This Article explores the tools currently available to U.S. courts to determine foreign law. In addition to taking better advantage of all of these tools, U.S. court systems should seriously consider adopting innovative mechanisms to ensure the fair, objective, and expert application of foreign law. This Article explores the availability and advisability of such mechanisms, including the possibility of directly soliciting the assistance of foreign courts and governments when serious doubts arise or there are unsettled questions of foreign law. In examining these important issues, Parts I and II examine the application of foreign law and techniques currently available to U.S. courts to determine foreign law. Part III assesses the shortcomings of these techniques and related concerns addressed by judges and observers. Part IV then sets forth the argument that now is the time to seek out and implement more effective techniques and tools to determine foreign law in U.S. courts. It is important for U.S. courts to avoid unnecessarily shying away from the application of foreign law, particularly given the increasing prevalence of global interaction. The remaining Parts of this Article show that innovative and enhanced techniques may not only help courts streamline the process of determining foreign law, but may also help increase the accuracy of doing so.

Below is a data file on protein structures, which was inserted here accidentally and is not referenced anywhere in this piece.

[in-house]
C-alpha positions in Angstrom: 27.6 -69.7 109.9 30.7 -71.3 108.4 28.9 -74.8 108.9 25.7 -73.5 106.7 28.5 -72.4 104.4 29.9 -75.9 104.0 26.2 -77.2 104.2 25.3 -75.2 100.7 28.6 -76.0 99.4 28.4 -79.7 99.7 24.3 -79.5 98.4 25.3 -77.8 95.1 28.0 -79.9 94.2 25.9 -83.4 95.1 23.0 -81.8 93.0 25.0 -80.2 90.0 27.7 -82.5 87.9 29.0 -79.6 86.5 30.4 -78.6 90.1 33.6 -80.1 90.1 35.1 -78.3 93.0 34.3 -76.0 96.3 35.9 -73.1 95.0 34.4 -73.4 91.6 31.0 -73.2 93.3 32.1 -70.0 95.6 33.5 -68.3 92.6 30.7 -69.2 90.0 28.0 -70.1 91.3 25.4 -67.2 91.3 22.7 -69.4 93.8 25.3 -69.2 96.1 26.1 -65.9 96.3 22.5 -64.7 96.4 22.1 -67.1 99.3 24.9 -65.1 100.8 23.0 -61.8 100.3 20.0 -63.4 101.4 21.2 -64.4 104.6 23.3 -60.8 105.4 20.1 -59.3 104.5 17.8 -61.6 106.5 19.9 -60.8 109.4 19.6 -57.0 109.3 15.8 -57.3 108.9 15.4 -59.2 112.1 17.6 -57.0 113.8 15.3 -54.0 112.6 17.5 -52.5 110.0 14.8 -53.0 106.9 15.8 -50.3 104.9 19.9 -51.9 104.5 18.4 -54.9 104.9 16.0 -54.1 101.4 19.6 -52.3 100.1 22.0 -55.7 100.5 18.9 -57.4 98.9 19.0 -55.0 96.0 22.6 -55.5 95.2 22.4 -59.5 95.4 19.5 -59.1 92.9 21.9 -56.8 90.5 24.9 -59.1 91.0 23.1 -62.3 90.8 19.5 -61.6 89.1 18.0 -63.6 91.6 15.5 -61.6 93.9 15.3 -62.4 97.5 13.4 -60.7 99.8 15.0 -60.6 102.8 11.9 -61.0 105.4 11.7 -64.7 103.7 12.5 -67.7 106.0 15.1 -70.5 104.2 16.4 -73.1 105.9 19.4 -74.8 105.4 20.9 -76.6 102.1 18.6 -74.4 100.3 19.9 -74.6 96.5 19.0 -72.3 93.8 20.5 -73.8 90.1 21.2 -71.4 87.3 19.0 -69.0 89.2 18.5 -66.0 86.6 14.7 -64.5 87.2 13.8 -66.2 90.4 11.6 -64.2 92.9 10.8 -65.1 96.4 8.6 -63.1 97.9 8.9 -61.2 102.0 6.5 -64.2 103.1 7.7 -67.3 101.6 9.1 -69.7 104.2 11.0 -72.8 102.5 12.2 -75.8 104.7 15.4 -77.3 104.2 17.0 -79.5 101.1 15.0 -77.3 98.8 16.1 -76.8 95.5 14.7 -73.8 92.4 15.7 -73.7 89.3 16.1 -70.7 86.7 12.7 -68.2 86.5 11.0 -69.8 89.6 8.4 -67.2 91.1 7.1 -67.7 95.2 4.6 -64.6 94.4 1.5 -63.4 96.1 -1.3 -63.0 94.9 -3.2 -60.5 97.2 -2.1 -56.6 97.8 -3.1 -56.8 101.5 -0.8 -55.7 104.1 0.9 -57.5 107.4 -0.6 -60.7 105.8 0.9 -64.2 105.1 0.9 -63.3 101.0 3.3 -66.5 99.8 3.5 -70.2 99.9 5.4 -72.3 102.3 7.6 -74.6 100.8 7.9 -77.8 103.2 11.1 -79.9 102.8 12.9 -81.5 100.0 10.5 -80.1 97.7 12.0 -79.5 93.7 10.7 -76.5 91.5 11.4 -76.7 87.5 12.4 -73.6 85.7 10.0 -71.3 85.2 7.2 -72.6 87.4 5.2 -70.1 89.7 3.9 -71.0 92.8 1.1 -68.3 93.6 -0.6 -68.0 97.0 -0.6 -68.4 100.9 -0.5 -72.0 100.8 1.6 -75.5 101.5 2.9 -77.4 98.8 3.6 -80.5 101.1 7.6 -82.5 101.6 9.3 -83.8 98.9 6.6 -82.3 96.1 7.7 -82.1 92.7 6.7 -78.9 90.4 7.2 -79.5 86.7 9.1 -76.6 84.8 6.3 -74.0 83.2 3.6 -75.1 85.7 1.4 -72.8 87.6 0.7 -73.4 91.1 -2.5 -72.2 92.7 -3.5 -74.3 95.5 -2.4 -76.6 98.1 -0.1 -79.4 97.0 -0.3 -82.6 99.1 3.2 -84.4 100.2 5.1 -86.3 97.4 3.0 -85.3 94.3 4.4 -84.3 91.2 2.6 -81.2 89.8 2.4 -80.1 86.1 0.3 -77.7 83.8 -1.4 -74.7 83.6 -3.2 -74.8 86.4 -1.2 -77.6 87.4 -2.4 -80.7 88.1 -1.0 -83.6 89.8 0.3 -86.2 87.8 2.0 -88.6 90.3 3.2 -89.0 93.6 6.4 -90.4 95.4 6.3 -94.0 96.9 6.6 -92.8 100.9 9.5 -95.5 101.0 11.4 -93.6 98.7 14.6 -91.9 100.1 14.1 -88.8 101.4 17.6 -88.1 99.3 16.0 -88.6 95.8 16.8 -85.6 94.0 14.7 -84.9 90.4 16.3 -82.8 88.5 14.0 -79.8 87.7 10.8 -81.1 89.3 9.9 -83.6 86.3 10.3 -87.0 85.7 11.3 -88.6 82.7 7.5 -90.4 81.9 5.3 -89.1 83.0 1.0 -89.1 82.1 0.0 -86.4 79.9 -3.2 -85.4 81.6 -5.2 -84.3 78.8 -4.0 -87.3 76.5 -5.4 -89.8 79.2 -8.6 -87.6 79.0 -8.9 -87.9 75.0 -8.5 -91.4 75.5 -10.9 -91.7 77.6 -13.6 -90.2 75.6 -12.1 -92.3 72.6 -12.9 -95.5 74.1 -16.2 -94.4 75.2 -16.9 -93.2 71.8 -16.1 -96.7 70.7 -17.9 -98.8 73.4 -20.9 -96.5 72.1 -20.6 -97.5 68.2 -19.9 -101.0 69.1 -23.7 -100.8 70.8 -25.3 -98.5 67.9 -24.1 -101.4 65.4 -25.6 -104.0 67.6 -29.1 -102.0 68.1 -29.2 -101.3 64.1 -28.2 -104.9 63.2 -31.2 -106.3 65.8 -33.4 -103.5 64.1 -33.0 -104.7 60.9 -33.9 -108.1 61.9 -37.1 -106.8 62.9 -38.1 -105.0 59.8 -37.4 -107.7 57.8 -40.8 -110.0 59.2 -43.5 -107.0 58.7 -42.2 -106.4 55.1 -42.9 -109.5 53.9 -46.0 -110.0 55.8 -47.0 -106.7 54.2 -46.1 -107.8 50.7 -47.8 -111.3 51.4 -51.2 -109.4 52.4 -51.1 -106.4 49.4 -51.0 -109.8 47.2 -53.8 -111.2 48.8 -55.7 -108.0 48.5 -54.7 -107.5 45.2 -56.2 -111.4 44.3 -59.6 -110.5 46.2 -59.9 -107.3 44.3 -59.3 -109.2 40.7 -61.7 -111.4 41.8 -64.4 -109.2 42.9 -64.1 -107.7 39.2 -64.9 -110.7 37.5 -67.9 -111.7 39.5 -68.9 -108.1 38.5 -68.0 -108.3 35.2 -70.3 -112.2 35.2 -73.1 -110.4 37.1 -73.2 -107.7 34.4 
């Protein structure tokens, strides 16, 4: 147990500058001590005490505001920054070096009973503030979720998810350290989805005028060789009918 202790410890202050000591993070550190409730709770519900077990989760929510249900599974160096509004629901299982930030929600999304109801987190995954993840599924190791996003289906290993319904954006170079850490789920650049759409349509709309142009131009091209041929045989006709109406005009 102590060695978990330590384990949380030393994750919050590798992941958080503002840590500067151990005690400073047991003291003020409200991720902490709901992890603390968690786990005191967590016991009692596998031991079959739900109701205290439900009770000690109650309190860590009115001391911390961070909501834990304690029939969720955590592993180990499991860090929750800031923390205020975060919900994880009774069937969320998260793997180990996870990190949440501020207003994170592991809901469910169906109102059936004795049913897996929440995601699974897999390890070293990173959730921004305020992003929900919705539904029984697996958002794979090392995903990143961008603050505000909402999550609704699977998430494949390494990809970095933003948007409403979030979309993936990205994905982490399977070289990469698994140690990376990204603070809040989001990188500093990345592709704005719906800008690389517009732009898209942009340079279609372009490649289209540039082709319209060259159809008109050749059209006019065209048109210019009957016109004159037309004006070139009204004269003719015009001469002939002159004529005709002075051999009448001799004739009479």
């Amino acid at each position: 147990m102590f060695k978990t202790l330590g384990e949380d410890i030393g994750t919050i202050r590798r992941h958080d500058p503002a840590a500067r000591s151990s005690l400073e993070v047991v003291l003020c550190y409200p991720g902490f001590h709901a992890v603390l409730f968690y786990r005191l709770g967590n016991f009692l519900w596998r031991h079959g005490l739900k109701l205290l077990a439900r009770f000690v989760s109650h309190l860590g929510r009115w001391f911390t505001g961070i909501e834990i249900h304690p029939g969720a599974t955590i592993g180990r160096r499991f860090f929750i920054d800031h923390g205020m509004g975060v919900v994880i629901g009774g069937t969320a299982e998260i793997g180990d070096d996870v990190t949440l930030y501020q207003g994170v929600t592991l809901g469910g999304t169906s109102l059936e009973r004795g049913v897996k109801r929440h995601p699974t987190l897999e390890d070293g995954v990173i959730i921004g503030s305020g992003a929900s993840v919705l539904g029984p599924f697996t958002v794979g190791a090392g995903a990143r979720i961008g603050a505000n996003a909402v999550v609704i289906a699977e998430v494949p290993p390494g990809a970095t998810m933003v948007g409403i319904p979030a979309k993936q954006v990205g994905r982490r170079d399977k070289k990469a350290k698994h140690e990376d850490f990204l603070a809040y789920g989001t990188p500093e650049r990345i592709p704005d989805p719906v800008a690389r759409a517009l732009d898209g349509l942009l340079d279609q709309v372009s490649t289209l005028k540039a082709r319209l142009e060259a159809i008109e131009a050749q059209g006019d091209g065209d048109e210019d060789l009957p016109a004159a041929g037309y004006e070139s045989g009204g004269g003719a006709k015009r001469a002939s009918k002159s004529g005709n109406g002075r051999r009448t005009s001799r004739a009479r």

I. Application of Foreign Law in the United States
U.S. federal and state courts regularly apply the law of other sovereigns. Most lawsuits in the United States that involve foreign law are handled by federal courts, based on the diversity of the parties or desire of parties engaged in foreign commerce to resolve their disputes in a federal forum. Claims based on foreign law may also find their way into federal court pursuant to supplemental jurisdiction. Federal court diversity jurisdiction promotes global commerce by theoretically providing an impartial forum comparatively isolated from potential local biases. As such, lawsuits filed in state courts that involve foreign parties or foreign law are often removed to federal courts. Because of the tendency of foreign law issues to gravitate toward federal court, this Article focuses primarily on the U.S. federal court system. However, where appropriate, references are made to state court procedure. Also, the suggested tools and techniques made herein to more efficiently and accurately determine foreign law apply equally to U.S. state courts.
II. Application of Foreign Law in U.S. Courts is Common and Much Easier in this Age of Globalism and Technology